How do you interpret the narrow gate, narrow way? Answered by Patrick Crandall
Hey guys, Patrick here, and today on ask Theocast, I’m going to be answering Jamie’s question about the narrow way and the narrow gate. Jesus uses this imagery towards the end of the Sermon on the Mount in Matthew seven to describe what is necessary to enter into life.
If you’re like me, the first thing that comes to my mind when I hear “the narrow way” is staying on the straight and narrow. I think of my own ability to keep the rules and my own ability to perform. That’s where I instantly gravitate towards. This actually gets us moving in the right direction toward understanding this passage rightly because if we look at scripture and what’s necessary to enter into life, it always has been and always will be righteousness.
We can see this beginning in the garden with Adam and Eve moving on through the mosaic covenant. What’s always been required for life is in fact righteousness. Now, the question then becomes how much righteousness? How narrow is this narrow way? How small is this gate that we have to enter into? This is where things start to shift, because Jesus, earlier in the Sermon on the Mount, gives us a pretty clear standard. In Matthew five, he says that you must be perfect even as your heavenly Father is perfect. That’s a really narrow way, right? This isn’t just “be pretty good.” This isn’t just “be better than your neighbor.” This isn’t just “be better than you were yesterday.” We have to be perfect, and we know clearly from scripture and we should know from our own personal experience that perfection is something we will always fall short of. So what does that mean for us?
Well, we’ve got to remember that Jesus, the one who used this imagery, also called himself “the way.” That’s because this way was so narrow that there’s only one who’s ever walked it, and that’s Jesus himself. He’s the only one who had a perfect righteousness. He was the only one who was perfect as his Father is perfect. So there’s one source of this righteousness.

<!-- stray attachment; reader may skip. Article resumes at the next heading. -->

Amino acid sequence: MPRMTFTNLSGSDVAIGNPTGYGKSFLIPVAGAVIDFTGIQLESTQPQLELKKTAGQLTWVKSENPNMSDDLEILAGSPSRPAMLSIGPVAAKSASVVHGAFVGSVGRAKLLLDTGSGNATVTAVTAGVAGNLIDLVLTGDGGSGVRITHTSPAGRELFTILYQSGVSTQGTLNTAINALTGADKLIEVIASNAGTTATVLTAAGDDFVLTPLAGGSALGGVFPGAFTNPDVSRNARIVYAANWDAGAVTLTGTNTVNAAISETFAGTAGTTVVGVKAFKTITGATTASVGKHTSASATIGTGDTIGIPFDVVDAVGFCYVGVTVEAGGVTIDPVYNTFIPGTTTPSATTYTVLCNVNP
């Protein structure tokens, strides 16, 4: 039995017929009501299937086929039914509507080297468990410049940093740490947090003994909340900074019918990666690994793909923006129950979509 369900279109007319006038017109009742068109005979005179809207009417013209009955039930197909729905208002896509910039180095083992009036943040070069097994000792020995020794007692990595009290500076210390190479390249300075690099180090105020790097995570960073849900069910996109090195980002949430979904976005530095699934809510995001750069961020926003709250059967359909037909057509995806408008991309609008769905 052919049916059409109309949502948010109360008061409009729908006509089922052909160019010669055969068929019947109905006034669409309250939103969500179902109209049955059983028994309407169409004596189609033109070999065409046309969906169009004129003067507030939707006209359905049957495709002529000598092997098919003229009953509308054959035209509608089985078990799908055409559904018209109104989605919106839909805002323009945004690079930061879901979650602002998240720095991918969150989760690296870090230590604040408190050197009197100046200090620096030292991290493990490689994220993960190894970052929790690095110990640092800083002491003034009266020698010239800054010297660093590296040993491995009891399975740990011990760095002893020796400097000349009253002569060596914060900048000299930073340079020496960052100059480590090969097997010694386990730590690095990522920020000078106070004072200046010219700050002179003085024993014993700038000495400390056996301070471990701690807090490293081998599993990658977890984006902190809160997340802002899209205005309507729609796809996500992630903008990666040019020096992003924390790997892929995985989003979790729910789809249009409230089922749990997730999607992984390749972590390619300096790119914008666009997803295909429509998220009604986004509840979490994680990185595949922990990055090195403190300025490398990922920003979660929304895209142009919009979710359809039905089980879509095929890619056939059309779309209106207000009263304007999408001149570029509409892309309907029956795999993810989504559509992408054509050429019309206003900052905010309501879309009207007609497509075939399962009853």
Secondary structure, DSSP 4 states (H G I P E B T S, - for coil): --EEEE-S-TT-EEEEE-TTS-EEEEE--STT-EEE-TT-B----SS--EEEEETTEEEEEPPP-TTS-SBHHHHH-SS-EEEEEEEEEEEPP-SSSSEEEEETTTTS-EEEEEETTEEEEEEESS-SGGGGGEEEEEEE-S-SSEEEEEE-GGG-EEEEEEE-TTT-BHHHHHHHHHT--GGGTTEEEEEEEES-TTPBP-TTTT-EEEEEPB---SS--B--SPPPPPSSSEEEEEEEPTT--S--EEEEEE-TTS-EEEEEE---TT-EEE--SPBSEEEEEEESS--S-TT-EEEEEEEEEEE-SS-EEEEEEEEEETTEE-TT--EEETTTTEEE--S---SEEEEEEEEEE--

This call for us to walk the narrow way and to know that the narrow way is the only way into life is not a call for us to look to ourselves and to our own righteousness, and to try harder, and to be better, and to look to what we’re doing for assurance that we are on the narrow way, rather, it’s the opposite. It’s a call to look outside of ourselves, to realize that we can never look to our own performance and our own righteousness as sufficient evidence that we are on the straight and narrow. The only way we can know that we are on that narrow way and that we will make it through that narrow gate is when we are in union with Christ, when we have Christ’s righteousness as our own by grace through faith, clothed in that in union with him, that is how we walk the narrow way and enter into the narrow gate.
It is nothing that we do. It is by faith and trust in Christ alone and looking to him outside of ourselves for righteousness that we do nothing to produce. It’s all in Christ. So that is a reformed, covenantal way of understanding this narrow way, this narrow gate. It is meant to drive us outside of ourselves, to look away from our own performance and our own obedience, and to look to the perfect righteousness of Christ that is made ours by grace, through faith. I hope that’s helpful to you guys and I hope you have a great week.